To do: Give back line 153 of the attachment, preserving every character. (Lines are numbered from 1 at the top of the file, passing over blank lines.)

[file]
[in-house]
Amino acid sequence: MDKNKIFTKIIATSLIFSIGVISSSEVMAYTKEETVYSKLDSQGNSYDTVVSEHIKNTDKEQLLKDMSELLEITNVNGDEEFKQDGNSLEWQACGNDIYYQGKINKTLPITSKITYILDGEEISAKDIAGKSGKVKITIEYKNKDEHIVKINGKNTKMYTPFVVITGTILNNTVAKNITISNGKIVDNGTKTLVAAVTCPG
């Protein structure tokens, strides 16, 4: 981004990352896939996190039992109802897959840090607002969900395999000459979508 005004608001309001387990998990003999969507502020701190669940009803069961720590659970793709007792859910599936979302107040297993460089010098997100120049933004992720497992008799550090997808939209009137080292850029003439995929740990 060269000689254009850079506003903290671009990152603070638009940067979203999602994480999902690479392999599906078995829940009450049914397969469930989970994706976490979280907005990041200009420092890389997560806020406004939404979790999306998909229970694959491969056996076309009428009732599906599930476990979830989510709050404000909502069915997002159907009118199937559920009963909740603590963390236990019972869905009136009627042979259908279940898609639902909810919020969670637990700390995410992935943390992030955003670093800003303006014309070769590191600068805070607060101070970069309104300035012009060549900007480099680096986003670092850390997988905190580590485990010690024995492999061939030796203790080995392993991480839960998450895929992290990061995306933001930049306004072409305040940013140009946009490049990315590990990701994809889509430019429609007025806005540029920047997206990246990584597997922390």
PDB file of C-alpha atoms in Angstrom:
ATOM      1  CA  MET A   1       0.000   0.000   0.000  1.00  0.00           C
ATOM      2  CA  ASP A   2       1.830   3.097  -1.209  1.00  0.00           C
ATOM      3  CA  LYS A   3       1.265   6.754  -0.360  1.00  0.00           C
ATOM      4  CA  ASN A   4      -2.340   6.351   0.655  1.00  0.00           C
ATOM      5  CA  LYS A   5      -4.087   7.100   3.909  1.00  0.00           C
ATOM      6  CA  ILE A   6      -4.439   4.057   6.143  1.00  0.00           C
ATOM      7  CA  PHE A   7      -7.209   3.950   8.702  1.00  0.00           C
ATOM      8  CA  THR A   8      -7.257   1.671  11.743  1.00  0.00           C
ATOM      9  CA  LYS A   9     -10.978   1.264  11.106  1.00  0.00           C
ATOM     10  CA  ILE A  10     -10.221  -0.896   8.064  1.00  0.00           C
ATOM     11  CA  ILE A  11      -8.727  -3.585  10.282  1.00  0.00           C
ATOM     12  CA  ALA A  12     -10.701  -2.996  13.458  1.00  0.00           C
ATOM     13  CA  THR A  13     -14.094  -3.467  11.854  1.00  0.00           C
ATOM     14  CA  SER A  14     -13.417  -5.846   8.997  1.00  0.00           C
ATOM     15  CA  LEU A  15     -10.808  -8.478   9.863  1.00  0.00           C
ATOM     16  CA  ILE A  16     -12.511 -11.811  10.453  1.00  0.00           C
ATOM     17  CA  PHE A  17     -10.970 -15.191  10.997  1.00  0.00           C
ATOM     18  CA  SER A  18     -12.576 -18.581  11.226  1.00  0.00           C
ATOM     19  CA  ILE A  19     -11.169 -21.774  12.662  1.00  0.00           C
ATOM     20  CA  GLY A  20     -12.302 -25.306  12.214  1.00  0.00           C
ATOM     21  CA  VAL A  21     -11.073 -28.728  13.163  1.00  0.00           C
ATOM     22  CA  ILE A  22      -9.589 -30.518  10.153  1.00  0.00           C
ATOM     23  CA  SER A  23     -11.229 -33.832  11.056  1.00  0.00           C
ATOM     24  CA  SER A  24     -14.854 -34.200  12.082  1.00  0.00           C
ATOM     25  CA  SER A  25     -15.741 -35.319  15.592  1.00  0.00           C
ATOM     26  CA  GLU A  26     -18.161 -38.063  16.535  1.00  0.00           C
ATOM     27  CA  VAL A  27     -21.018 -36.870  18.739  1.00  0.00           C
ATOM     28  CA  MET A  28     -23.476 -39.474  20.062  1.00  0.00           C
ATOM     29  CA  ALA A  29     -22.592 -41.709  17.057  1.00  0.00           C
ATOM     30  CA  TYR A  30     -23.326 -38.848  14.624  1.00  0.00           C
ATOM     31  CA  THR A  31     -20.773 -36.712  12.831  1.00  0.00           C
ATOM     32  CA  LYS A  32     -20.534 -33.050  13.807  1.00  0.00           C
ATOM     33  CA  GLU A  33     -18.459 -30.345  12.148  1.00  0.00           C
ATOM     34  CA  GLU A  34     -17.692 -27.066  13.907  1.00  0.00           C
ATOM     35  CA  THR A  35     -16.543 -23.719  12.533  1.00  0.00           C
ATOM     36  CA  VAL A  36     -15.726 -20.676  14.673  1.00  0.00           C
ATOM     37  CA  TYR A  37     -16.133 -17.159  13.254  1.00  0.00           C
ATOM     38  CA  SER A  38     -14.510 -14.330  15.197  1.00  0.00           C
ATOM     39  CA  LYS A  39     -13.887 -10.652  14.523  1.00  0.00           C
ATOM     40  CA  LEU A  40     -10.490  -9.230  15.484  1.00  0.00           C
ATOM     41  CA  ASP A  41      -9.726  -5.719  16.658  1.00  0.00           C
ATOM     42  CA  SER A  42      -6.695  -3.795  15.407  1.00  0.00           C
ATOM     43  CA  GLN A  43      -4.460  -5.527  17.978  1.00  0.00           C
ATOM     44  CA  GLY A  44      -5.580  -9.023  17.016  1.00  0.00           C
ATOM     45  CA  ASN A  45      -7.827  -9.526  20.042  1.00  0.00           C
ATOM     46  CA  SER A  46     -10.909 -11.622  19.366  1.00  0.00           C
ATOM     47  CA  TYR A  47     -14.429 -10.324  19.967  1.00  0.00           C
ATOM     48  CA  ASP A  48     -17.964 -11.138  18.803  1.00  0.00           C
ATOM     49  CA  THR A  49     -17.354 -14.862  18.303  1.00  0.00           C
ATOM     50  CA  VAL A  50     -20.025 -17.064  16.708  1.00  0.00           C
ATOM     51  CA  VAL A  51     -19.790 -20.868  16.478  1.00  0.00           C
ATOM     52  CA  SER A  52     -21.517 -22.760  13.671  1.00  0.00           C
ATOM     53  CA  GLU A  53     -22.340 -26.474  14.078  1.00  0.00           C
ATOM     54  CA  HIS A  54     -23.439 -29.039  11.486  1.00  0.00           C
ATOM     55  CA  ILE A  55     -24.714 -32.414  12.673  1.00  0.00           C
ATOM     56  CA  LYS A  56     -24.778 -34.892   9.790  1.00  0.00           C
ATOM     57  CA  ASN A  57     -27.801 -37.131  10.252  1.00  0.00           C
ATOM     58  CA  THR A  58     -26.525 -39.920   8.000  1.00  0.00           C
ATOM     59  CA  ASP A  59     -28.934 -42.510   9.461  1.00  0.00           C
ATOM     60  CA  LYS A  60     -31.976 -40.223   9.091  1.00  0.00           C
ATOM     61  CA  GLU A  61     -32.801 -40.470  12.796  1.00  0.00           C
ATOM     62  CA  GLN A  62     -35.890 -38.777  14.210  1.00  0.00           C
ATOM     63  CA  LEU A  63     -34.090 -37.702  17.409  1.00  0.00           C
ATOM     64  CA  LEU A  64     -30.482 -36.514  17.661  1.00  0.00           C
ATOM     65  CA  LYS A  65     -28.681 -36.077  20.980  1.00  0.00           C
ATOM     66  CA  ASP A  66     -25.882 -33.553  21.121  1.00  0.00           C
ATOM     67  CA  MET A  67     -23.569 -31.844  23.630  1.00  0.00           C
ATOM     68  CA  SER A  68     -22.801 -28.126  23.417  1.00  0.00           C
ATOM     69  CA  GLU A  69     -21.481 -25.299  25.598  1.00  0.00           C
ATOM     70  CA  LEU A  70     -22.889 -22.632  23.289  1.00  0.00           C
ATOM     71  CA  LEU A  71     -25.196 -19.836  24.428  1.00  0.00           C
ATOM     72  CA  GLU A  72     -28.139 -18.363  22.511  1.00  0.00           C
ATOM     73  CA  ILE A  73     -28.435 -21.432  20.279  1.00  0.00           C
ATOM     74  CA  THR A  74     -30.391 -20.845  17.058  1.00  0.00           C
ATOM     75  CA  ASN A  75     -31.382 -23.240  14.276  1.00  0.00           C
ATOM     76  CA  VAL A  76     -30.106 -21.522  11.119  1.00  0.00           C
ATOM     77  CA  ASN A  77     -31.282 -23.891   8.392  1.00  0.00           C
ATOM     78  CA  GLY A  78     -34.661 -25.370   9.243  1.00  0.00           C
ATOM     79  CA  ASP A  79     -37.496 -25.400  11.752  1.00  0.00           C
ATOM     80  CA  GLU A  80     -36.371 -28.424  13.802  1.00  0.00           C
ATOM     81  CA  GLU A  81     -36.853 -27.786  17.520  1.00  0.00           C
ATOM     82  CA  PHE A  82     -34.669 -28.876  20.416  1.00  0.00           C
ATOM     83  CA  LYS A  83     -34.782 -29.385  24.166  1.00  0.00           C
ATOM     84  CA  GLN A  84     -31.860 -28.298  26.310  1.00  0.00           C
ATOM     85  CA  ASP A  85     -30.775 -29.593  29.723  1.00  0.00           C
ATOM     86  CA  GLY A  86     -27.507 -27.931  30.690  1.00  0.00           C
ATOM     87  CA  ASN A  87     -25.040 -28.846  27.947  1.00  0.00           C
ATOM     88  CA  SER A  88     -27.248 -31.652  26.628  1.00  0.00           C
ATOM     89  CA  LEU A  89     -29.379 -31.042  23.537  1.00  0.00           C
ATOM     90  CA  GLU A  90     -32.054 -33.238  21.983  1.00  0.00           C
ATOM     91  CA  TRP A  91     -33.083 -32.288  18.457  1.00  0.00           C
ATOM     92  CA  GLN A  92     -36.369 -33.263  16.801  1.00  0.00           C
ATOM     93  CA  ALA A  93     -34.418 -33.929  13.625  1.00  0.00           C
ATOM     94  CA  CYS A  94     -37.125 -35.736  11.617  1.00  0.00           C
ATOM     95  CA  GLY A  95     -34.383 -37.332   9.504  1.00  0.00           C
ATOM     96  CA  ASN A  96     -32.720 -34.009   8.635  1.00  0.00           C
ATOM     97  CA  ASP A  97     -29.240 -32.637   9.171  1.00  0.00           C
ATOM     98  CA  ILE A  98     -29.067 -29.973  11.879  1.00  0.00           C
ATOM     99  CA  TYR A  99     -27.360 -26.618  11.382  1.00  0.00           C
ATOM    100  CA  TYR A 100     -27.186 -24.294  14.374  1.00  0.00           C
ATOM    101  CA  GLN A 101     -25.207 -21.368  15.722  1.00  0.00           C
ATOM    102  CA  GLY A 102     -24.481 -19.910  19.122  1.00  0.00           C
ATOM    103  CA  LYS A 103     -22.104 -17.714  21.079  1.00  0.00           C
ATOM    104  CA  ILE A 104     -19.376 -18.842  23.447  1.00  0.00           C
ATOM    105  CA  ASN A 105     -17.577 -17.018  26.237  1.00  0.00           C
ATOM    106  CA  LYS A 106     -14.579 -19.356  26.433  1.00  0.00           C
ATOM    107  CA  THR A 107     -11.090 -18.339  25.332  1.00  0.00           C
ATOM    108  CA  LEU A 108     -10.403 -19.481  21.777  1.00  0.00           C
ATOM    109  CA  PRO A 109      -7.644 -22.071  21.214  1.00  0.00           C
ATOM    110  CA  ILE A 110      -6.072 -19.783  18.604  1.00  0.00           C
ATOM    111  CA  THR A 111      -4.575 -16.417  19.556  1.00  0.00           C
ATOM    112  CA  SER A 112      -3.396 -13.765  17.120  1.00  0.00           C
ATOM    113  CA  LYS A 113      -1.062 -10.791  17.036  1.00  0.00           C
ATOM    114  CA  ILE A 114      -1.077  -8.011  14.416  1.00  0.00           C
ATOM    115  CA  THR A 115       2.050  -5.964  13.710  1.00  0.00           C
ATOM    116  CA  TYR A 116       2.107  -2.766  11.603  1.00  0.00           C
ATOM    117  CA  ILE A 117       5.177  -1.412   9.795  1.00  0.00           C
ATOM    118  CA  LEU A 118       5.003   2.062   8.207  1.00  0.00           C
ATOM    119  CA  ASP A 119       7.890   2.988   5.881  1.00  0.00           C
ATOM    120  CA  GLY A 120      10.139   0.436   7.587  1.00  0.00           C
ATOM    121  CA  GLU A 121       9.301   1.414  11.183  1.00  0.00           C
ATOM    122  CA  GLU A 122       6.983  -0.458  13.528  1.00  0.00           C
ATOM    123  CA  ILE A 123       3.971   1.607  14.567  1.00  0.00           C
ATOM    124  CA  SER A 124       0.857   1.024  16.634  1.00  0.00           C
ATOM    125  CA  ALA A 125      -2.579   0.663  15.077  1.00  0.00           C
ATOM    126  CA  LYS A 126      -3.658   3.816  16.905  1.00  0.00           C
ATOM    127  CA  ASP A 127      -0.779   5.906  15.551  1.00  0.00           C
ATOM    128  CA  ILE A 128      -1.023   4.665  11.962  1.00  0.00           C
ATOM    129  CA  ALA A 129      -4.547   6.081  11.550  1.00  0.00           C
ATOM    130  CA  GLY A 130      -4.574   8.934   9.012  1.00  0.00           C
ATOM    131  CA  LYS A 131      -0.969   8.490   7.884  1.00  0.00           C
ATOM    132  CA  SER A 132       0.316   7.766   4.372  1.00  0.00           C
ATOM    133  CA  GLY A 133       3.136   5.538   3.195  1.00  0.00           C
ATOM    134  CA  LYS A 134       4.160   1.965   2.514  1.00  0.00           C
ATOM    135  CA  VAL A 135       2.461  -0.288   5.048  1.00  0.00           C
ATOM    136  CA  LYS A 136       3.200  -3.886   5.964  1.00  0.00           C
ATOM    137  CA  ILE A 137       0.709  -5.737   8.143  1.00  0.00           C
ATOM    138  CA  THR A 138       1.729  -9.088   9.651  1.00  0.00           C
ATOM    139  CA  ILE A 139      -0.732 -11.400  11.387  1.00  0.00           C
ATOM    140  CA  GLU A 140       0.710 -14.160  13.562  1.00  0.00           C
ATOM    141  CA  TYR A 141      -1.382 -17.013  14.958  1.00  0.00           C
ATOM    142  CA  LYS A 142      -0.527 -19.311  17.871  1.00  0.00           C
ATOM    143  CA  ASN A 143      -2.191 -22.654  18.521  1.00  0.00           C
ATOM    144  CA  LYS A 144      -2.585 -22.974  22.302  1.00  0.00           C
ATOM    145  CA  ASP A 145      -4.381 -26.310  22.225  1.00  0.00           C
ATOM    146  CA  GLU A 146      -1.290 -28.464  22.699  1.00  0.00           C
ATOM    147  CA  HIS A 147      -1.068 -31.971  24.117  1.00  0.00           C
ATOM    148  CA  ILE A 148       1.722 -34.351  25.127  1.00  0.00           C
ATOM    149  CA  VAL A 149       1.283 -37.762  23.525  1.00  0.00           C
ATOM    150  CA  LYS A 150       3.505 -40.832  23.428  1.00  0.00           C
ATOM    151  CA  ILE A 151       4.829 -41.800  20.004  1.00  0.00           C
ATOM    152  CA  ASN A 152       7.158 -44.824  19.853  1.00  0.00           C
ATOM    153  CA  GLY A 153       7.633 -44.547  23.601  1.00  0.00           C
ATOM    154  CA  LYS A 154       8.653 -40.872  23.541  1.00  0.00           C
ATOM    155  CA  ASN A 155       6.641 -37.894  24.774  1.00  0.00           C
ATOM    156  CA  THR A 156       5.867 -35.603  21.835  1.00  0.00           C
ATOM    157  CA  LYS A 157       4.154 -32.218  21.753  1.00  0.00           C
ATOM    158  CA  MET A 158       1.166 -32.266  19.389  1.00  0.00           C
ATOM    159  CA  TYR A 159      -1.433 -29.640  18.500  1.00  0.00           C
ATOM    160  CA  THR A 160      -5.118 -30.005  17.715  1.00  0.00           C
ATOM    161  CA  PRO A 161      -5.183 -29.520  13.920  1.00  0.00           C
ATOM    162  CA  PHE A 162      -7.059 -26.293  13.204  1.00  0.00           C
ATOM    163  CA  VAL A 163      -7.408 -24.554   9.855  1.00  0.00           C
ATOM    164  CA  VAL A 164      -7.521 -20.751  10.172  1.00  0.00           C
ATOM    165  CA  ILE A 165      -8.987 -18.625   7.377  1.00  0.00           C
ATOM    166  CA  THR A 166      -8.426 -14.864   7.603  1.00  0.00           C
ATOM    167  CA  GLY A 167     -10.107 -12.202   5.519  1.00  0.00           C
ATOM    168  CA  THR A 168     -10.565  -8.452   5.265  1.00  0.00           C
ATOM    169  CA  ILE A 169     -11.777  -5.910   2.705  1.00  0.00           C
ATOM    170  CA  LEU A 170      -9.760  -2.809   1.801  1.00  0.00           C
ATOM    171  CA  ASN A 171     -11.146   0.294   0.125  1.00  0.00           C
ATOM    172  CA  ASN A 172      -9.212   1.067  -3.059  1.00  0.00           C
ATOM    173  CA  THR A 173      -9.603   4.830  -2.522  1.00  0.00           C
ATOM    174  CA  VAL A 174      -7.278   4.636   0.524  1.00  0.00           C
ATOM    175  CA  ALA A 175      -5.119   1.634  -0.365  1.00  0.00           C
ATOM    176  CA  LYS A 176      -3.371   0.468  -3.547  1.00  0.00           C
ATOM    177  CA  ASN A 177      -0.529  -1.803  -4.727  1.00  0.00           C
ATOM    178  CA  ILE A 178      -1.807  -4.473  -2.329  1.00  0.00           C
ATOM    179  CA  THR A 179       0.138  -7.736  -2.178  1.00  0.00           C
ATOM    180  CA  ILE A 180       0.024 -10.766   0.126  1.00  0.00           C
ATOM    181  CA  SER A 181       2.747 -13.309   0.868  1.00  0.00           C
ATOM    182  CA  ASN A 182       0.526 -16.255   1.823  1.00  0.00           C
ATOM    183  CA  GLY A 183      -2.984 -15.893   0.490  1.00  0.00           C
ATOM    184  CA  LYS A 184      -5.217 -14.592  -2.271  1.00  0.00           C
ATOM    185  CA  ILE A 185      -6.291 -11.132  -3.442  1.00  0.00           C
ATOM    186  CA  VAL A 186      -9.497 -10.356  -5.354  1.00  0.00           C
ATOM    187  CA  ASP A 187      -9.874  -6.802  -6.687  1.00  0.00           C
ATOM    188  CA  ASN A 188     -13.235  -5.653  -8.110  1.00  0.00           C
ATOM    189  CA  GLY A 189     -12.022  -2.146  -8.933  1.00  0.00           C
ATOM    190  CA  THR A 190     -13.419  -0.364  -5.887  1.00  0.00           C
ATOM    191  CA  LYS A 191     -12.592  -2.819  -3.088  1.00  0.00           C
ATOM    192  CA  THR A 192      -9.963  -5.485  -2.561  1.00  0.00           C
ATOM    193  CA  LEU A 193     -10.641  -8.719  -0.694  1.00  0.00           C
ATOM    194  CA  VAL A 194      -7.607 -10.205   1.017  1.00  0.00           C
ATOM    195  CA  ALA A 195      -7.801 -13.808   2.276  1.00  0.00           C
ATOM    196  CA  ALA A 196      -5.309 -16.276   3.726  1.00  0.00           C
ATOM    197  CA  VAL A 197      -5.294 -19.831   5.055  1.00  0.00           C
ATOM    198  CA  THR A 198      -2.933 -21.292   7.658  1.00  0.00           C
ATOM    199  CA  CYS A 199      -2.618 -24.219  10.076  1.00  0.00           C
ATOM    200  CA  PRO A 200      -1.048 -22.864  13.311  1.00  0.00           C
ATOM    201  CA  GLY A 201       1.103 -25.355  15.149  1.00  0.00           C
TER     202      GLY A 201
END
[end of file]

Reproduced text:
ATOM    149  CA  VAL A 149       1.283 -37.762  23.525  1.00  0.00           C